webinar register page

Webinar banner
3 Works: PJ Anderson on Contain
Join us for this free online series hosted by Chief Curator Sequoia Miller in which an artist shares three of their artworks and speaks about them in connection to a larger theme.

This week, our presenter is PJ Anderson, an early career ceramic artist from Thompson, Manitoba whose work explores craft, identity and culture, informed by the uneasy relationship between her indirect knowledge of her ancestors and a desire for connection to her African and Indigenous roots.

May 6, 2021 01:00 PM in Eastern Time (US and Canada)

Webinar logo
* Required information

By registering, I agree to the Privacy Statement and Terms of Service.



PJ Anderson
PJ Anderson is an early career ceramic artist from Thompson, Manitoba. PJ has shown internationally, as Resident Artist at the University of KwaZulu Natal in South Africa, where she had previously visited as a Zulu ceramics researcher; China as a finalist in the International Ceramic Magazine Editors Associations (ICMEA) emerging artist competition; and the United States, including Craftforms at the Wayne Art Center and Unwedged at Pottery Northwest. PJ has lectured at the University of Manitoba, the University of Kwazulu Natal, and NCECA Craft Week. She teaches at the Winnipeg Art Gallery Studio Programs and is currently a graduate candidate at the University of Manitoba.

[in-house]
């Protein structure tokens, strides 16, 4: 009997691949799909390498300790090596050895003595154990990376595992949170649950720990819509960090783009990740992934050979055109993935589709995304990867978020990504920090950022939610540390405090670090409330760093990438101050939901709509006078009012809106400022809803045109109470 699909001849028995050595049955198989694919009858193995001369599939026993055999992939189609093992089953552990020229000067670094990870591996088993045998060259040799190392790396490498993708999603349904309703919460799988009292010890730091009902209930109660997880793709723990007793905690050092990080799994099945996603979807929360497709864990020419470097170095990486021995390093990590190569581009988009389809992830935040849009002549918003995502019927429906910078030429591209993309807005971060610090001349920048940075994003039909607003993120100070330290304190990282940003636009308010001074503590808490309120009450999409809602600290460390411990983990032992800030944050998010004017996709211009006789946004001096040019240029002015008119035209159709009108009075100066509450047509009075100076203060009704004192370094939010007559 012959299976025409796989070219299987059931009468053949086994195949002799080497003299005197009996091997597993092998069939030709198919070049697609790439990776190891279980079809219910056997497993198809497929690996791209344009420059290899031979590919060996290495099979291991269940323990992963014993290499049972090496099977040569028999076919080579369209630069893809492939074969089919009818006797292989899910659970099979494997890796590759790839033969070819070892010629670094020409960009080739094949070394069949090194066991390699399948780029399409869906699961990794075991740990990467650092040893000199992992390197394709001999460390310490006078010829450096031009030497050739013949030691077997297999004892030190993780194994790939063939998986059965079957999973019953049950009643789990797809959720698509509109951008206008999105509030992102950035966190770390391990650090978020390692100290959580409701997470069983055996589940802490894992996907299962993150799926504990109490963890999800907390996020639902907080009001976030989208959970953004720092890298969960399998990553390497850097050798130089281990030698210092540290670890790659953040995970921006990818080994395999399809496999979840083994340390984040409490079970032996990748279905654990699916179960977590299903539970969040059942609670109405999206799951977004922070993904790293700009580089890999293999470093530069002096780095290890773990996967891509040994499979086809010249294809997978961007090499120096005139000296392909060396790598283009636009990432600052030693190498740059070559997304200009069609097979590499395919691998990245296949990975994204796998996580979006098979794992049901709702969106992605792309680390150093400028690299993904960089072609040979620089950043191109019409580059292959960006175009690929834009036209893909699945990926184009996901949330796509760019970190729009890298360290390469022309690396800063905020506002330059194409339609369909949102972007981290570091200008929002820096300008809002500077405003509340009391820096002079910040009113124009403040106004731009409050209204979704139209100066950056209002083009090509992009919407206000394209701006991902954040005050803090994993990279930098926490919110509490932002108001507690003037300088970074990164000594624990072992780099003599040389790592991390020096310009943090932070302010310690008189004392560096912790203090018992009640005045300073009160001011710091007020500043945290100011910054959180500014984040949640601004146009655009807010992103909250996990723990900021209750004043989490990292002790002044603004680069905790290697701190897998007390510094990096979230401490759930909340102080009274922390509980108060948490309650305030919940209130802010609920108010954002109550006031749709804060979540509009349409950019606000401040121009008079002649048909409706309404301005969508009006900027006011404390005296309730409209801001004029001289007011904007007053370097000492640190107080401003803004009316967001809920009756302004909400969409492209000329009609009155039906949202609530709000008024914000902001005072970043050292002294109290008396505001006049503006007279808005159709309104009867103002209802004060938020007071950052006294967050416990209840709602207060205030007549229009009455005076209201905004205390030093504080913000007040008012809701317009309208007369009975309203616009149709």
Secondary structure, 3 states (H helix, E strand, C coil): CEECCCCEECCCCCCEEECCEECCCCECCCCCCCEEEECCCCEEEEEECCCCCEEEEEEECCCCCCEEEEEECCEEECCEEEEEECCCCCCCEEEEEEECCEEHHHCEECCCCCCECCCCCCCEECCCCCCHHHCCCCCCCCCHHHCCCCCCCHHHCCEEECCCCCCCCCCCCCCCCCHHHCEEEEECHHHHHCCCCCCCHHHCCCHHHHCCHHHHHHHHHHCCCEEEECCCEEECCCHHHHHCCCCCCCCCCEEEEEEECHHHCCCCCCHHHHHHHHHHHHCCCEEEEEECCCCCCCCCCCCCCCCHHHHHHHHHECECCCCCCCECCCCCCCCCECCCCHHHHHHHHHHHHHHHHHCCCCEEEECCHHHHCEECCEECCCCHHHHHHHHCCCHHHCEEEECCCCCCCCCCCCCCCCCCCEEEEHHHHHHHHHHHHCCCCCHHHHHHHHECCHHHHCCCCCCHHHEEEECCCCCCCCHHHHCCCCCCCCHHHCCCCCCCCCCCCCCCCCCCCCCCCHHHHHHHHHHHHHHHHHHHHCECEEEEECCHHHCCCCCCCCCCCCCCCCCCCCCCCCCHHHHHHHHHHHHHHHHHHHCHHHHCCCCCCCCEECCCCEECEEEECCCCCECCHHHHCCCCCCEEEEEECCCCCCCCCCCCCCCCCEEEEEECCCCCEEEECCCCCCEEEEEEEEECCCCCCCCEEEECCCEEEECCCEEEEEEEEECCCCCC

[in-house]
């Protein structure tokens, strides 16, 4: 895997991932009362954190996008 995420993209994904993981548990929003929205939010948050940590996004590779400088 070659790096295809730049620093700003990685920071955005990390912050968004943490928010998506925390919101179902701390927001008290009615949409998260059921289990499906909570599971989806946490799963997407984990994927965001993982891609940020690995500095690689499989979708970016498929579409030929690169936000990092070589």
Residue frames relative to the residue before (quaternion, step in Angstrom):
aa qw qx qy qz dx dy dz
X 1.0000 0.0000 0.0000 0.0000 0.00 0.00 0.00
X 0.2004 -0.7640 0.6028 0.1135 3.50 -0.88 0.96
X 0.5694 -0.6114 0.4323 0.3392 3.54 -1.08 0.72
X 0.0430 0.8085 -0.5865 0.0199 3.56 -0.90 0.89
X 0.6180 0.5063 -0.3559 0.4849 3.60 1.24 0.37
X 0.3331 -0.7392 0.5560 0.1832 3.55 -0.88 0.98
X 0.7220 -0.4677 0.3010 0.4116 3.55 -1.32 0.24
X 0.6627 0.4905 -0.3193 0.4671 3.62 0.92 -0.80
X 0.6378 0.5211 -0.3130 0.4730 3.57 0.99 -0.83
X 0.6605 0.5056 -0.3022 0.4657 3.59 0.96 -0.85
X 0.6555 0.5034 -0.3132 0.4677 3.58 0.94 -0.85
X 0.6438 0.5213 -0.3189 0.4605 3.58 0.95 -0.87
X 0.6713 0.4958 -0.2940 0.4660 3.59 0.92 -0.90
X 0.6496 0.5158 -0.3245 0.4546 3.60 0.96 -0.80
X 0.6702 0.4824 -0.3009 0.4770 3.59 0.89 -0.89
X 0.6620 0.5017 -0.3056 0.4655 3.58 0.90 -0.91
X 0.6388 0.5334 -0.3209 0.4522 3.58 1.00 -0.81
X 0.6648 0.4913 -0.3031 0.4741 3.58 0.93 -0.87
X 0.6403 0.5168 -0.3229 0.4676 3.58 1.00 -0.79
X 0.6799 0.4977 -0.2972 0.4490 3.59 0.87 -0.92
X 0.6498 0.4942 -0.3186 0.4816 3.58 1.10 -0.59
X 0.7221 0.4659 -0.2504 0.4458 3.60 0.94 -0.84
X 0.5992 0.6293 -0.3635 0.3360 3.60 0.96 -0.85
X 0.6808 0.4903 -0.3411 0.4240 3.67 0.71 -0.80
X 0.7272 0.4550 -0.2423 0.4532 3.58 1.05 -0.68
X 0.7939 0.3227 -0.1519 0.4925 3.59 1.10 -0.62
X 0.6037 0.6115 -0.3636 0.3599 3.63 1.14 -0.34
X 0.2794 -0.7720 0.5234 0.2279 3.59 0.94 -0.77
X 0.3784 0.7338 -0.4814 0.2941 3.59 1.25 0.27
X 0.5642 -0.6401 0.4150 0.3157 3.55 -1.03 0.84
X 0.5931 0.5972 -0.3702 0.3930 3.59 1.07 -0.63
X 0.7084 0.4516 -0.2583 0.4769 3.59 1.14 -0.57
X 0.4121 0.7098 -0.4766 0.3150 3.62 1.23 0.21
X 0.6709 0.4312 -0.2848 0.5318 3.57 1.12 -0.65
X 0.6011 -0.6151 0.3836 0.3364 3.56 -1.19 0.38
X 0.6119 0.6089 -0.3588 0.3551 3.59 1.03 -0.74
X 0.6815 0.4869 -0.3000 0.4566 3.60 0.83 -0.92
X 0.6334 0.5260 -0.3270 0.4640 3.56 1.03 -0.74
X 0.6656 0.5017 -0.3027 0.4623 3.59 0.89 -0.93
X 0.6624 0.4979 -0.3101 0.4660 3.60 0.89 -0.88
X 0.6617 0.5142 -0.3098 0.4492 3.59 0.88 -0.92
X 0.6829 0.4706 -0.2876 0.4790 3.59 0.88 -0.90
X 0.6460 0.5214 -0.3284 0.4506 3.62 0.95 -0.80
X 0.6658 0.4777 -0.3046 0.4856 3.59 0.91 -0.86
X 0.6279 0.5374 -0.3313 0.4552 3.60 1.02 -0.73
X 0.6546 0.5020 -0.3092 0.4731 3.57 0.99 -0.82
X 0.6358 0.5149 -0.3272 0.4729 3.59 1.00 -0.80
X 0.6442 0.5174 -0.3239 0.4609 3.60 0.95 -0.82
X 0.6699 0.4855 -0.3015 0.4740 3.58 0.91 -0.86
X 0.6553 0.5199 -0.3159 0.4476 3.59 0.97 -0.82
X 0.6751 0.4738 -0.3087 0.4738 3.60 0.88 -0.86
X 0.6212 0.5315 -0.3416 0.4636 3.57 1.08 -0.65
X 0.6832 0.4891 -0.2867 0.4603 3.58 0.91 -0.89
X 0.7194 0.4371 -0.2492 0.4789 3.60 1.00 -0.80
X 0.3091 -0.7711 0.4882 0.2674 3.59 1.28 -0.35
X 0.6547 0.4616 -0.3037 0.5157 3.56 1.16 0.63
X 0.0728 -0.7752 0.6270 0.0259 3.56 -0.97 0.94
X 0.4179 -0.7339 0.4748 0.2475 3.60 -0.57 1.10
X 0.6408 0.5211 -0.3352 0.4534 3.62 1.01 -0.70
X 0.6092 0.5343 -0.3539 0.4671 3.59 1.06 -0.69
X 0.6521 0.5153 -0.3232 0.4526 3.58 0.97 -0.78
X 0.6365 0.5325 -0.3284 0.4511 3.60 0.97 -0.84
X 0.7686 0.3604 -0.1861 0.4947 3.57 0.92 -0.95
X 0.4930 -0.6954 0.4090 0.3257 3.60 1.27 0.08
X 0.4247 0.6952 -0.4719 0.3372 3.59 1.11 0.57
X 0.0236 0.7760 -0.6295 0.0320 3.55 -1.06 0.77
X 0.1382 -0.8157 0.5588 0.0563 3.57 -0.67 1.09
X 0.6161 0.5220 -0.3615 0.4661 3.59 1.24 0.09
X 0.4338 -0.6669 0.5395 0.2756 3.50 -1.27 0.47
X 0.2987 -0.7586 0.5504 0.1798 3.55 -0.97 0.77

Sequoia Miller
Chief Curator and Deputy Director, Gardiner Museum
Sequoia Miller is a historian, curator, and studio potter. He is the Chief Curator at the Gardiner Museum. Miller holds a BA in Russian and Art History from Brandeis University; an MA from the Bard Graduate Center for Decorative Arts, Design History, and Material Culture; and a PhD in the History of Art from Yale University. His curatorial projects include The Ceramic Presence in Modern Art at the Yale University Art Gallery and Ai Weiwei: Unbroken at the Gardiner. Before re-entering academia, Miller was a full-time studio potter for over ten years based in the Pacific Northwest.